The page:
Update: The Samsung Galaxy Note 5 is over a year old and we're still a long way from the Samsung Galaxy Note 8. Because of the Samsung Galaxy Note 7 recall, the Note 5 is now under our review microscope again. By default, it's newest S-Pen-equipped Android phone you can buy, and now the Note 5 price is a little more attractive. Here's how it does more then 15 months later.
The Samsung Galaxy Note 5 is a large phone that's either a game changer or deal breaker for longtime fans of the Android phablet, now that it has a premium look and feel.
Its 5.7-inch display, super-fast processor, improved camera and S Pen stylus are joined by a new, glass-and-metal design that reflects the solid construction of last year's Samsung Galaxy S6 and the newer Samsung Galaxy S7 and Galaxy S7 Edge.
That makes it a huge leap over last year's Galaxy Note 4, which backed the phone in cheap, textured plastic. Samsung's build quality is finally fit to compete with the aluminum iPhone 6S Plus, Huawei Mate 8 and Nexus 6P.
All of this comes at a cost, however. There's no microSD card slot for expandable storage or removable battery to swap out, like on the Note 4, LG G4 and the Samsung Galaxy S7, and the new sealed-shut glass design is slippery. This is far from the modular and upgradable Moto Z.
The microSD card slot feature returns inside the Galaxy Note 7, however. You may want the new version for that reason. Just don't expect it to support adoptable storage (to offload apps on the microSD card) without diving deep into the developer settings and tinkering around.
The Samsung Galaxy Note 5 is still among the best phones in the US, but it isn't for everyone who can't grip a two-handed phone, or its compromises in the name of style.
Price and release date
The Note 5 isn't for everyone simply because it's currently only available in the US and Canada in the Western world. It launched in the US on AT&T, Verizon, T-Mobile, Sprint and US Cellular on August 21, 2015, but is now only available through Verizon and Samsung.
It never came to the UK nor the rest of Europe. Samsung instead focused on the Galaxy S6 Edge+ in the UK. Anyone outside of North America who wanted a new phone with a stylus had to wait 24 months for the Note 7 launch, and that phone didn't exactly pan out either.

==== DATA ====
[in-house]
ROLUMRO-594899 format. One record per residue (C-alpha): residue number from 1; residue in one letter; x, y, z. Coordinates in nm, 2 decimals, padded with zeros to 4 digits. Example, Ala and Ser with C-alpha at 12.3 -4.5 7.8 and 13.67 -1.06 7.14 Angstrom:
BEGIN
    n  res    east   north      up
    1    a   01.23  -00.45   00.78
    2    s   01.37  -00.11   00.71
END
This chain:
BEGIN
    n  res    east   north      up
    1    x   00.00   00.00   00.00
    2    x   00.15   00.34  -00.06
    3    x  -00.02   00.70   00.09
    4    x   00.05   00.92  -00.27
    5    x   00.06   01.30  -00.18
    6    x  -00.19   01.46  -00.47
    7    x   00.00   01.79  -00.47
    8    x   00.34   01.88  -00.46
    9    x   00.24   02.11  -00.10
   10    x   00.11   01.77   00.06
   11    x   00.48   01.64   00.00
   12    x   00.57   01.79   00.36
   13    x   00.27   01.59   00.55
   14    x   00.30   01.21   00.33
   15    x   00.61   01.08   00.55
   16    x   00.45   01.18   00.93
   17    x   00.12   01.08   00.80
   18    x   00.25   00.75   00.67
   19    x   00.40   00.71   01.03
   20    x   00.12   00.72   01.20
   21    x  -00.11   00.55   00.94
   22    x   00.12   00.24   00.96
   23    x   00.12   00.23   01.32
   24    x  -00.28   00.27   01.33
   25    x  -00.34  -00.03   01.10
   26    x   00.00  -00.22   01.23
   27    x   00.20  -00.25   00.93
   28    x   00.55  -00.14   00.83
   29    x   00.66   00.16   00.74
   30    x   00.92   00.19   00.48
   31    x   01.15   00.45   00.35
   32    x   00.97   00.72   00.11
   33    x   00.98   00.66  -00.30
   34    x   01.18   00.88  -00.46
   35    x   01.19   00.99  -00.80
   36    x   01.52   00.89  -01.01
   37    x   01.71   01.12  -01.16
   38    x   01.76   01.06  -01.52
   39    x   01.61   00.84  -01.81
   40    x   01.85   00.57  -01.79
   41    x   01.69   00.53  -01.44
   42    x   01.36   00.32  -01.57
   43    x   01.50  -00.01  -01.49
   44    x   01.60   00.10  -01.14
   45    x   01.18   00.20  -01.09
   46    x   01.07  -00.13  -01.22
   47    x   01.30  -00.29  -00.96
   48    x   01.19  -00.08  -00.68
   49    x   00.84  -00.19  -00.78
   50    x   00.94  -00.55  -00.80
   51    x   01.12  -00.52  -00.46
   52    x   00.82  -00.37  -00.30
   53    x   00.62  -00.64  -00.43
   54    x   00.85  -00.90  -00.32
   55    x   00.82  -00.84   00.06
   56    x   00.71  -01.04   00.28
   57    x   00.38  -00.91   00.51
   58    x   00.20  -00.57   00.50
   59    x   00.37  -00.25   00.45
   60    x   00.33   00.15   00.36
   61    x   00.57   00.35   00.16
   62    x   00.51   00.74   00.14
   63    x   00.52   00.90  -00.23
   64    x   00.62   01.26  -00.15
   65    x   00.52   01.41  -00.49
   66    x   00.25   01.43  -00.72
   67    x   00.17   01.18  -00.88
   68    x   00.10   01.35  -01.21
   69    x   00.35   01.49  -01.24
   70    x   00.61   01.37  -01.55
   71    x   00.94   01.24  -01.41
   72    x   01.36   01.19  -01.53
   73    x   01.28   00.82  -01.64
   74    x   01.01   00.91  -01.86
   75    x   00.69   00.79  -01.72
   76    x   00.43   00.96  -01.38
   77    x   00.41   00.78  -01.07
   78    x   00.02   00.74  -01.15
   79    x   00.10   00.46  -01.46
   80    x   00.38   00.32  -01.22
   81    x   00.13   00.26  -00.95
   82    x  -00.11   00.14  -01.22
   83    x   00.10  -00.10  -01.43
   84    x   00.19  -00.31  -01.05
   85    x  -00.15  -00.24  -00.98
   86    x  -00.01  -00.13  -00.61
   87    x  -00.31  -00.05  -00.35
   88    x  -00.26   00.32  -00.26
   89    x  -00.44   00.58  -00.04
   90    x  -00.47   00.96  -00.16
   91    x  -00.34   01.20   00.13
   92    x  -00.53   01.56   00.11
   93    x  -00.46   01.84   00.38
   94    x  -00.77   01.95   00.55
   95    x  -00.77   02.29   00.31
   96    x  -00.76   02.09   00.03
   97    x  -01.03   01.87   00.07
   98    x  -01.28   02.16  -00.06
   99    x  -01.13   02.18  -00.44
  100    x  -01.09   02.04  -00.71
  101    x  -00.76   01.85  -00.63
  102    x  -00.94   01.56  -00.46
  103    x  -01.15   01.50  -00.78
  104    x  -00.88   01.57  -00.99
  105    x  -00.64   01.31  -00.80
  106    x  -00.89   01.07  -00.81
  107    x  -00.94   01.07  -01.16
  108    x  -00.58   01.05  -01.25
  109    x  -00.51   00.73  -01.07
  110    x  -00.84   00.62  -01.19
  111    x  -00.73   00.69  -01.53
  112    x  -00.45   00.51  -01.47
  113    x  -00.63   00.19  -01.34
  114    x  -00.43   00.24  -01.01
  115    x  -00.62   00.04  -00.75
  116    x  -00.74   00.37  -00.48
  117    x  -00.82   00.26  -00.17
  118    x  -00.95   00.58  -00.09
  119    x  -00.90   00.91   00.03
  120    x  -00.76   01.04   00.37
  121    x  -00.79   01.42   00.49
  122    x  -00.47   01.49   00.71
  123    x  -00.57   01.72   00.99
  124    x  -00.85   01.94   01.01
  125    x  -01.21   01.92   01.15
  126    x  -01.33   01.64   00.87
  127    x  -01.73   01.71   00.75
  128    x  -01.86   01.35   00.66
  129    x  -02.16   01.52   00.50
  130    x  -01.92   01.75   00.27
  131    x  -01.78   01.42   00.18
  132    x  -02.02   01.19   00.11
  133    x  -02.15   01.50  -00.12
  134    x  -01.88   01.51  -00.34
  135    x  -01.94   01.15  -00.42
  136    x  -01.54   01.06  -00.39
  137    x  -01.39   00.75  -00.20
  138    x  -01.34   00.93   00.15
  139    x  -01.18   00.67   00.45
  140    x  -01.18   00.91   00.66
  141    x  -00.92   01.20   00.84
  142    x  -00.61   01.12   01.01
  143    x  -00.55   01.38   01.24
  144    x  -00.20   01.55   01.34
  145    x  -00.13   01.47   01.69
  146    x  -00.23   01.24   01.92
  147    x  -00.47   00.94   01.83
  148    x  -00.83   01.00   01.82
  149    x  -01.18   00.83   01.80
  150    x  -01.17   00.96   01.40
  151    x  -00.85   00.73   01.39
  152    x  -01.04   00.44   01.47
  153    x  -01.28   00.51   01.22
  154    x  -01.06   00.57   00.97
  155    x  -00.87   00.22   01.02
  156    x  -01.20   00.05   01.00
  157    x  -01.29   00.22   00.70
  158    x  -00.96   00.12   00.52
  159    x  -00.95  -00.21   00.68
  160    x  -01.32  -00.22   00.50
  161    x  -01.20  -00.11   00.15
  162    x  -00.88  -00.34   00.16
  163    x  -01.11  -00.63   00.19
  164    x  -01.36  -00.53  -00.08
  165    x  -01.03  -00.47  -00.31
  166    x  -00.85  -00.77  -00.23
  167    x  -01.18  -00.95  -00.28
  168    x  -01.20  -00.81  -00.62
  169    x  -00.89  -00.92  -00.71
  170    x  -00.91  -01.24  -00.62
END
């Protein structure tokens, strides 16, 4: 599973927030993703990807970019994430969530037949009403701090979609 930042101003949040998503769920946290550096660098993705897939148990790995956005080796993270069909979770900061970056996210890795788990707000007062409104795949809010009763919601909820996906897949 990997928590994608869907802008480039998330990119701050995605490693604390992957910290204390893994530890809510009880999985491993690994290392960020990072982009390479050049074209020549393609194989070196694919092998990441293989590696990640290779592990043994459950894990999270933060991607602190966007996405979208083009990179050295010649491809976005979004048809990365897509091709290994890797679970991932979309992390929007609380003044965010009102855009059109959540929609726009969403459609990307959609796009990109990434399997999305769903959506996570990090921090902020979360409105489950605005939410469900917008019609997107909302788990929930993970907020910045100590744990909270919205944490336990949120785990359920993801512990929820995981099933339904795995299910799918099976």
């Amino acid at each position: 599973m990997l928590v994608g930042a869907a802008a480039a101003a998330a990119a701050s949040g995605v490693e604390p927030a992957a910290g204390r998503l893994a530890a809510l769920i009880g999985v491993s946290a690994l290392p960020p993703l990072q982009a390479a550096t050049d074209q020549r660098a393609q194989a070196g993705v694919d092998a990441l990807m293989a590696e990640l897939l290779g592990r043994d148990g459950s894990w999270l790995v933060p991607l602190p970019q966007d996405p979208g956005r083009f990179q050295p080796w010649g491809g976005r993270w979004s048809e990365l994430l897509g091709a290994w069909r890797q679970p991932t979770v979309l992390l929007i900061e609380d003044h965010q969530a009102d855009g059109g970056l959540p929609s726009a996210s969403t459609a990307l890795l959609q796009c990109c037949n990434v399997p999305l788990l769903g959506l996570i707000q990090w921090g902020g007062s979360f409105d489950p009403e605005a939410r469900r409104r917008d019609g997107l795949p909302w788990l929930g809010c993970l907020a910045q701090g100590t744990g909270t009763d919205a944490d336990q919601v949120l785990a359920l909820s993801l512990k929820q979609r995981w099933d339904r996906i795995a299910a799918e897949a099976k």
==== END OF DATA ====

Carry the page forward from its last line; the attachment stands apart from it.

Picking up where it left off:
Samsung Galaxy Note 5 through Verizon costs $29 a month for 24 month or, at full retail price, $696. That's the only place you can find it outside of Samsung's more pricey official website. At Sprint, it also sold for $29 a month, while AT&T encouraged 30 payments of $24.67. The Note 5 is sold out at both AT&T and Sprint. The Note 5 UK price would have likely been £600 if it launched, the same as the Note 4 price.
The Samsung Galaxy Note 5 has the same basic shape as the Note 4, but the construction of the two phones couldn't be any more different.
Gone is the faux leather back that was made of plastic but felt more like cheap snakeskin. It's been replaced by a glass sheet that's infused into a metal frame, just like on the Galaxy S6.
At 153.2 x 76.1 x 7.6mm, the Note 5 dimensions are certainly bigger than Samsung's 5.1-inch flagship, but it's actually a hair smaller and noticeably thinner than the Note 4. It's lighter too, at 171g, shedding 5g, even with its metal-and-glass construction.
Its back glass also curves inward on the right and left sides. This smaller footprint and curved back made it easier to hold in my palm, despite its phablet size.
Glass does make gripping this 5.7-inch phone more of a challenge, breakable and a fingerprint magnet compared to its faux leather predecessor. There's less traction, but it's nowhere near as slippery as a super smooth aluminum iPhone 6S with rounded corners.
Cases will help with the grip and prevent my overarching palm from interfering with the touchscreen, due to its ultra-thin bezel. This happens more often as bezels wane, phone sizes increase and my hands get fat. But I don't suggest Samsung's default case offering. I know from my time with the Galaxy S6 – its slick plastic makes the phone even more slippery.
The Galaxy Note 5 colors include Sapphire Black, White Pearl and, as of November, Gold Platinum in select sizes in the US. The Silver Titanium option is offered outside of North America. Interestingly, it's one of three new colors for the Samsung Galaxy Note 7 in select countries, as is Black Onyx and Blue Coral. Better late than never.
The Galaxy Note 5 aluminum frame is silver in all cases, with a color-matching power button on the right and volume rocker on the left. These buttons are thin, but feel strong when pressed and, importantly, are situated in the upper portion of the frame, exactly where my fingers clutch the phone.